“This was my first really big step toward self- degradation: when I endured all of that pain, literally burning my flesh to have it look like a white man’s hair. I had joined that multitude of Negro men and women in America who are brainwashed to believe that the black people are “inferior”- and white people “superior”- that they will even violate and mutilate their God-created bodies to try and look “pretty” by white standards.”- Malcolm X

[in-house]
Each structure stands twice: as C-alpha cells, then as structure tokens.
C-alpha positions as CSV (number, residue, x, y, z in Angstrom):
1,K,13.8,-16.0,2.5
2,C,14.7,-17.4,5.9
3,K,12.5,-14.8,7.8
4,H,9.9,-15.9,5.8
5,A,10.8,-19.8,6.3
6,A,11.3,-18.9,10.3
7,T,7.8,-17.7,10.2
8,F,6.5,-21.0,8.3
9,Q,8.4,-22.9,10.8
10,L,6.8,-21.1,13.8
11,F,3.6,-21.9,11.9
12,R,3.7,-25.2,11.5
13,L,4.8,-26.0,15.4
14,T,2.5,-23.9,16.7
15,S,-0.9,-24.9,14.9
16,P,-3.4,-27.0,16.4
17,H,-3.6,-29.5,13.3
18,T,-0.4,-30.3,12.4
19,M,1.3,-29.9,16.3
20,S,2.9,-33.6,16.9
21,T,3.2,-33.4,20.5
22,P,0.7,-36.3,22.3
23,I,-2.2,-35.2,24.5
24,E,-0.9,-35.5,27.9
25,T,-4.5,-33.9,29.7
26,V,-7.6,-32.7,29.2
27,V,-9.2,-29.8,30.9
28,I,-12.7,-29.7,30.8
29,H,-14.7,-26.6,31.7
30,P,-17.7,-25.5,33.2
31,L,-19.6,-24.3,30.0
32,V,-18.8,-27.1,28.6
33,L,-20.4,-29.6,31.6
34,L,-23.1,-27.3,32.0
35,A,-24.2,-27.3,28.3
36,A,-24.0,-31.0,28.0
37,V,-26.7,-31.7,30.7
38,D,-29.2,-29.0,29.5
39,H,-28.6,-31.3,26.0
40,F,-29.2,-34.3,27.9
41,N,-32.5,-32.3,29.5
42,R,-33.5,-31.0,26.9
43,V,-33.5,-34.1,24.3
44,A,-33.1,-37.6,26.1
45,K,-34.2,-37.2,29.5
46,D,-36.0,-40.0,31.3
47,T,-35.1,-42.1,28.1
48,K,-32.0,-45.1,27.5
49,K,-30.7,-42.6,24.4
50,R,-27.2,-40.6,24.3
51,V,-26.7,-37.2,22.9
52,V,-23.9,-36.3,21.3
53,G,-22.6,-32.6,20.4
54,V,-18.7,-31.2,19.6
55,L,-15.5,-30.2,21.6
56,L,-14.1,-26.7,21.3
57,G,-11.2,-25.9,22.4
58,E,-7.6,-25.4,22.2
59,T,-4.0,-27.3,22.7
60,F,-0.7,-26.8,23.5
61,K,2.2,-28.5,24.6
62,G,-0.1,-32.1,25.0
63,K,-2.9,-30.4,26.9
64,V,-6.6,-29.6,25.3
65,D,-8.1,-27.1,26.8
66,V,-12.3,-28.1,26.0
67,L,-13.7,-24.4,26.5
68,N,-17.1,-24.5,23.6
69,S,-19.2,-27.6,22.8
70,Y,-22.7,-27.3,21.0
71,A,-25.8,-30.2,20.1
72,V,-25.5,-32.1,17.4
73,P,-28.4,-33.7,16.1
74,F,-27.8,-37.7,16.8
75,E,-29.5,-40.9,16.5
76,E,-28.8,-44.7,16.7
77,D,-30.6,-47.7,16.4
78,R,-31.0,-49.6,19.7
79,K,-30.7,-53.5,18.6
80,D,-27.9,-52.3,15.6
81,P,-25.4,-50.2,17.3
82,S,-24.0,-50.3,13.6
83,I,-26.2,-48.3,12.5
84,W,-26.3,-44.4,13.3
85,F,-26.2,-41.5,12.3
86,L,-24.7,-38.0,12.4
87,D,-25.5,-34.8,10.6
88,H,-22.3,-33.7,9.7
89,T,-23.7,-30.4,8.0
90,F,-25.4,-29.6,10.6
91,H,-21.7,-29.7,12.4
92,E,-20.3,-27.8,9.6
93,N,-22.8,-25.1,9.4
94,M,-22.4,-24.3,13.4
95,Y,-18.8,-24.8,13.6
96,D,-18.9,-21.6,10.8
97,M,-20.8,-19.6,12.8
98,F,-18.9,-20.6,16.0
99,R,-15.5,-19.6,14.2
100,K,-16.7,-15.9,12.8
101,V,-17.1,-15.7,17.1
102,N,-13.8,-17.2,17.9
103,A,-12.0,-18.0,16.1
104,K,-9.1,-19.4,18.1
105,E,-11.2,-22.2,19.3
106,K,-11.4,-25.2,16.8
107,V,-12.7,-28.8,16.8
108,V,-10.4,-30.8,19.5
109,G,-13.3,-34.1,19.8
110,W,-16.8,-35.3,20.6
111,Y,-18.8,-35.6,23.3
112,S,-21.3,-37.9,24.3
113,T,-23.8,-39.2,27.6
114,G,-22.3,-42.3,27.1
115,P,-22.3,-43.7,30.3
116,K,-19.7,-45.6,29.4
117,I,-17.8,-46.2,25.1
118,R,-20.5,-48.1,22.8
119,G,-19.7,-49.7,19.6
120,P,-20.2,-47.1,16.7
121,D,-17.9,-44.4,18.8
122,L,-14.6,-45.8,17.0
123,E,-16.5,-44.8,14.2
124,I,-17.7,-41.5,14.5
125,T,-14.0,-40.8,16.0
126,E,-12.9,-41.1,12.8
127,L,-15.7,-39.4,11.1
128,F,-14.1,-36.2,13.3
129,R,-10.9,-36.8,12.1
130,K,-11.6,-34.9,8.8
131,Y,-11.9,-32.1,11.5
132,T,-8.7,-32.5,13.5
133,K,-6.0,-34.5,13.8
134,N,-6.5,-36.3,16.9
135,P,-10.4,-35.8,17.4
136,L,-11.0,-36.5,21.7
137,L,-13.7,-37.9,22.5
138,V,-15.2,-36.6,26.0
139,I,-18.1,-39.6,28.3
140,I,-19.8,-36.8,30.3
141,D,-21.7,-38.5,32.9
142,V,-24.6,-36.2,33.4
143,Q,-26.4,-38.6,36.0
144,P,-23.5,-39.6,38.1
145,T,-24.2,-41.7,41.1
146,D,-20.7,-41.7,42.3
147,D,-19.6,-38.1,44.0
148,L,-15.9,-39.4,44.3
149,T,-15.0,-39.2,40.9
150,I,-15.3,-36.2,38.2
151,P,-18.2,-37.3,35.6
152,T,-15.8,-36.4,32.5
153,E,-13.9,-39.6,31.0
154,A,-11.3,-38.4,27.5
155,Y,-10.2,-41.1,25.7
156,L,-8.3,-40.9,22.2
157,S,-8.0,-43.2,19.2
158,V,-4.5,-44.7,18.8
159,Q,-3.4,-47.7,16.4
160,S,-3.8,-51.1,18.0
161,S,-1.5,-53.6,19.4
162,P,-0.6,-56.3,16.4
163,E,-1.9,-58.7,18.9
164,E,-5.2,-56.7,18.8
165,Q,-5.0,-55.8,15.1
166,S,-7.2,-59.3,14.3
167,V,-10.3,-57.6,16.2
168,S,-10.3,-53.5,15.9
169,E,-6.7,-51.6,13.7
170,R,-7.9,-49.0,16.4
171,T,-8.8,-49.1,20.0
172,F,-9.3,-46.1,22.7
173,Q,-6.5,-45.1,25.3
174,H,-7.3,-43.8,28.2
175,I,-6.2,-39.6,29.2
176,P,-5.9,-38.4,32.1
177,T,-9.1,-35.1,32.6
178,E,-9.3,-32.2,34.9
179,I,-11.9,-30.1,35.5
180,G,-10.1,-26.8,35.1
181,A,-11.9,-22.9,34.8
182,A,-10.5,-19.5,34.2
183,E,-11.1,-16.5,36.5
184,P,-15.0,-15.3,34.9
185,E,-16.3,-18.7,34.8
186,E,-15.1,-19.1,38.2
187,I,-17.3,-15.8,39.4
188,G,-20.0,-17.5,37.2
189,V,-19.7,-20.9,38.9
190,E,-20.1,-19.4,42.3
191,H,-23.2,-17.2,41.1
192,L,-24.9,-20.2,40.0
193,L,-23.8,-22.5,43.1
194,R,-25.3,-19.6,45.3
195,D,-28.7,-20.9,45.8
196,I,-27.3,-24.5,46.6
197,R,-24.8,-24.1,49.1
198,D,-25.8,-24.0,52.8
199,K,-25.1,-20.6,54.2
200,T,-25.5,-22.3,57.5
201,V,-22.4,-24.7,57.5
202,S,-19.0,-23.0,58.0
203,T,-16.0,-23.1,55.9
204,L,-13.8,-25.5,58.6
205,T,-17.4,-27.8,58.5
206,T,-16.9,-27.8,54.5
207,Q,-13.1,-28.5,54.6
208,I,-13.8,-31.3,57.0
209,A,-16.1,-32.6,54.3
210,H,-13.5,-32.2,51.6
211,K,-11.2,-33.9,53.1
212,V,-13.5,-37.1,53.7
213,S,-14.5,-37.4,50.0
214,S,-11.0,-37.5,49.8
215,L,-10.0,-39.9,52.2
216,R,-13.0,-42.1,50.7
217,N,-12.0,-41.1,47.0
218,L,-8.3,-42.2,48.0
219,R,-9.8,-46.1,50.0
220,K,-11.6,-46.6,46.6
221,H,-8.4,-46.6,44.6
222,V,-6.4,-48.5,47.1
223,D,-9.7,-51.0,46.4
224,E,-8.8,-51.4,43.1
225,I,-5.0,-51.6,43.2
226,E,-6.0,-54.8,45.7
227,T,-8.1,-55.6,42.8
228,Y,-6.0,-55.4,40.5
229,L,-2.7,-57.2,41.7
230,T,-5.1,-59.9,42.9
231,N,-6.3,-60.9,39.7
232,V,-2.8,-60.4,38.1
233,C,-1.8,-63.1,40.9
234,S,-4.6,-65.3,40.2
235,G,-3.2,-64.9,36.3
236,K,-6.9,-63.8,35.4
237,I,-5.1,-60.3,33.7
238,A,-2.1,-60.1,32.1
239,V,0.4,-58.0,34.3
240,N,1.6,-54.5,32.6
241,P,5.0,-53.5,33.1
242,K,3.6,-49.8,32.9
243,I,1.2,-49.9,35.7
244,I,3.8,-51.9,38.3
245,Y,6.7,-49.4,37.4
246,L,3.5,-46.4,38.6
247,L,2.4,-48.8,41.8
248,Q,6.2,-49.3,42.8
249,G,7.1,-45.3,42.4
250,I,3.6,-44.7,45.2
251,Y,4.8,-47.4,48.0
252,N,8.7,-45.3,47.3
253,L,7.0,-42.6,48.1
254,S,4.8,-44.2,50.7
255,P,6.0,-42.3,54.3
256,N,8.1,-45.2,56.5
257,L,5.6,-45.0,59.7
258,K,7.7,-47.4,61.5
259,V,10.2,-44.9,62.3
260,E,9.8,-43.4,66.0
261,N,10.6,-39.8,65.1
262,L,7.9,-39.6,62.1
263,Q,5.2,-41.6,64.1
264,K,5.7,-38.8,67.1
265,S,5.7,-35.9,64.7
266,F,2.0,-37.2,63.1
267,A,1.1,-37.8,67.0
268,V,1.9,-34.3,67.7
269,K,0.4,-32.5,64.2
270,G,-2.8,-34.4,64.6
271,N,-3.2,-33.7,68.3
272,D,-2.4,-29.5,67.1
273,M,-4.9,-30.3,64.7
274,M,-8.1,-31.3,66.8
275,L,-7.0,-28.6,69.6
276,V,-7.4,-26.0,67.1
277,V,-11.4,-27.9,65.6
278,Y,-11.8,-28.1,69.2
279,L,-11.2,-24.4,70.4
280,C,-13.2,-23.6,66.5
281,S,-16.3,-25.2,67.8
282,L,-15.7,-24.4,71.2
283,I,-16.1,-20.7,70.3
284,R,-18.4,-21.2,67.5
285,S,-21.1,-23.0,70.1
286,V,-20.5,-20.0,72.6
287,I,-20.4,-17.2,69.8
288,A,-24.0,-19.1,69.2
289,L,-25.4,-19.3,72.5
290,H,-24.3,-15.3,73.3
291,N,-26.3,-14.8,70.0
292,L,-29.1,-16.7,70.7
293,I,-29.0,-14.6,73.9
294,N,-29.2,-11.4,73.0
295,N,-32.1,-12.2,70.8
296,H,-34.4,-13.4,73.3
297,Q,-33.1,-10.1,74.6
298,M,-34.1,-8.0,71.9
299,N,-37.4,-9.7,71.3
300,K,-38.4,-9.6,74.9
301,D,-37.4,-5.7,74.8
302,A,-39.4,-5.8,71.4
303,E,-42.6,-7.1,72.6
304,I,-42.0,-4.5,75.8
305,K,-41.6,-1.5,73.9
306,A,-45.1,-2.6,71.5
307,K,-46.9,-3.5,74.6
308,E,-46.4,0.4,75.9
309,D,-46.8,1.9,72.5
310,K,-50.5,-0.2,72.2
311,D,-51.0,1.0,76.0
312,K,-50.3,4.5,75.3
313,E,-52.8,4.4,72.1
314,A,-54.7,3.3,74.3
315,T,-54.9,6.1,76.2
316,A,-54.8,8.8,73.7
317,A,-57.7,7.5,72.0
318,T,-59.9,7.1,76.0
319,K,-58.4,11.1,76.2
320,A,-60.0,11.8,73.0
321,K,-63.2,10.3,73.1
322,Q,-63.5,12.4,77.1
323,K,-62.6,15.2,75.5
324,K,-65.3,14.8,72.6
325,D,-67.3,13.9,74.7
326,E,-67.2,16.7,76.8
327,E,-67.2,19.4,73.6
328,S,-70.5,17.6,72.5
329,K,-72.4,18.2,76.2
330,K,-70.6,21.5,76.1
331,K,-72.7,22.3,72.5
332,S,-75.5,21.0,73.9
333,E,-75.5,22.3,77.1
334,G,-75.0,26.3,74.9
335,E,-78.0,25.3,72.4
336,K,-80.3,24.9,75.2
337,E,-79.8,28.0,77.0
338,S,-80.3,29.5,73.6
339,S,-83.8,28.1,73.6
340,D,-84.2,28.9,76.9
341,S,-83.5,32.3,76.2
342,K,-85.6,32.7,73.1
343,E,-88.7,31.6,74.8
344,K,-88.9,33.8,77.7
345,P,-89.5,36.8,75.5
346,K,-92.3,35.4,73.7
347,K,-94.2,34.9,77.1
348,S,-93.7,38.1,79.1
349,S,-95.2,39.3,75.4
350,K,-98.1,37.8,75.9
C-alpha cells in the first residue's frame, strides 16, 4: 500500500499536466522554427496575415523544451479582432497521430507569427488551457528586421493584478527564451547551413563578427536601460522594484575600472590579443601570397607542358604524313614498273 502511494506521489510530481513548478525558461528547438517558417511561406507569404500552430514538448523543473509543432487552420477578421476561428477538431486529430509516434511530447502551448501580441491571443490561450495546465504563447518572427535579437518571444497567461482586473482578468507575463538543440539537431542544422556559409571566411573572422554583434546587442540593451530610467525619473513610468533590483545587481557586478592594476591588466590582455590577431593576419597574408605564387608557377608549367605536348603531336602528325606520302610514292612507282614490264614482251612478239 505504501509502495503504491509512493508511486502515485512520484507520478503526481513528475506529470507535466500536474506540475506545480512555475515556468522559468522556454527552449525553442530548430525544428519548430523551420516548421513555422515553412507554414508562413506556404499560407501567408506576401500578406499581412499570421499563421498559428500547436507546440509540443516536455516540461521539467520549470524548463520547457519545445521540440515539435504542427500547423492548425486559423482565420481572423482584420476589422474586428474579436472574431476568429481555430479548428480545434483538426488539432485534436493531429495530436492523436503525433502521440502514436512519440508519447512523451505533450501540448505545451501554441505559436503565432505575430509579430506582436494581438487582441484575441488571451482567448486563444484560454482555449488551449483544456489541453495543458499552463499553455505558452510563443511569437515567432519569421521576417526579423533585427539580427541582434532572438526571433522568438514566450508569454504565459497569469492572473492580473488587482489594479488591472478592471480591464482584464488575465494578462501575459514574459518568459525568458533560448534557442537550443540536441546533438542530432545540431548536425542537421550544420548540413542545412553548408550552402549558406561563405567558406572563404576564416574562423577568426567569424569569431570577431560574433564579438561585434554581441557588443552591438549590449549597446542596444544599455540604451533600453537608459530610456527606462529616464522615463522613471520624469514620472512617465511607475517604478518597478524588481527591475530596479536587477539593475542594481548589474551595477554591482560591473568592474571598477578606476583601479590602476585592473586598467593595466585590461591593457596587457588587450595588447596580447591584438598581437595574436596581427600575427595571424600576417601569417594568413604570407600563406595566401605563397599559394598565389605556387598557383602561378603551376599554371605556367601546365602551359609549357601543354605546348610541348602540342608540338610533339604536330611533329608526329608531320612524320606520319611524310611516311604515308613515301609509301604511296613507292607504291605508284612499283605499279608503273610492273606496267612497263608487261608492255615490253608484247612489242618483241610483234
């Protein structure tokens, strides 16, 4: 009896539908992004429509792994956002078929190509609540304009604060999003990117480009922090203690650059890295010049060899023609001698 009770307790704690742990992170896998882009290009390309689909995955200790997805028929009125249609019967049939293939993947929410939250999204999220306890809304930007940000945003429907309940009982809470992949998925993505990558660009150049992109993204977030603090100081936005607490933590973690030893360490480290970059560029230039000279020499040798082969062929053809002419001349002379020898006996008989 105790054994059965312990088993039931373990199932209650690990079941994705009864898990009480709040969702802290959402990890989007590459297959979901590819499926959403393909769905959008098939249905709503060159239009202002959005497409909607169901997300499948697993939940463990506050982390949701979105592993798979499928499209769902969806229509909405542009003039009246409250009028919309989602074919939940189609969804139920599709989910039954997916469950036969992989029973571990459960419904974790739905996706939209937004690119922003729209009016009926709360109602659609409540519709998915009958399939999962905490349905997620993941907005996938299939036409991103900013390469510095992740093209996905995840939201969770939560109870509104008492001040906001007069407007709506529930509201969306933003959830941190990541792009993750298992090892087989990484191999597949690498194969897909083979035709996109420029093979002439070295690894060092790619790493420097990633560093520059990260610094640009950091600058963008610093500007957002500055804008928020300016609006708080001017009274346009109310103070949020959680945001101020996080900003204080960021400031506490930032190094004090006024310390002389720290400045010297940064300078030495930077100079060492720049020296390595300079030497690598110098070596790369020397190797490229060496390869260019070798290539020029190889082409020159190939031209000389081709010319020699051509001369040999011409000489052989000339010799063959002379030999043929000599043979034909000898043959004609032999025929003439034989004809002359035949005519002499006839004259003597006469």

Some years ago while attending High School, I was 13 at the time in 3rd form (9th grade). I usually travelled to school with my friend’s mom. Those traffic mornings led for great family conversations. I just listened. It was one of those mornings that my friend asked her mom if she would be allowed to process (cream) her hair for her Birthday. She was going to be 14 and that was the only gift she wanted. After negotiating with her mom the entire trip to school, her mom agreed that if she did well for the semester and got straight A’s, she would grant her that wish. ‘Creaming’ her hair was going to be her ‘reward’ for good grades and behaviour.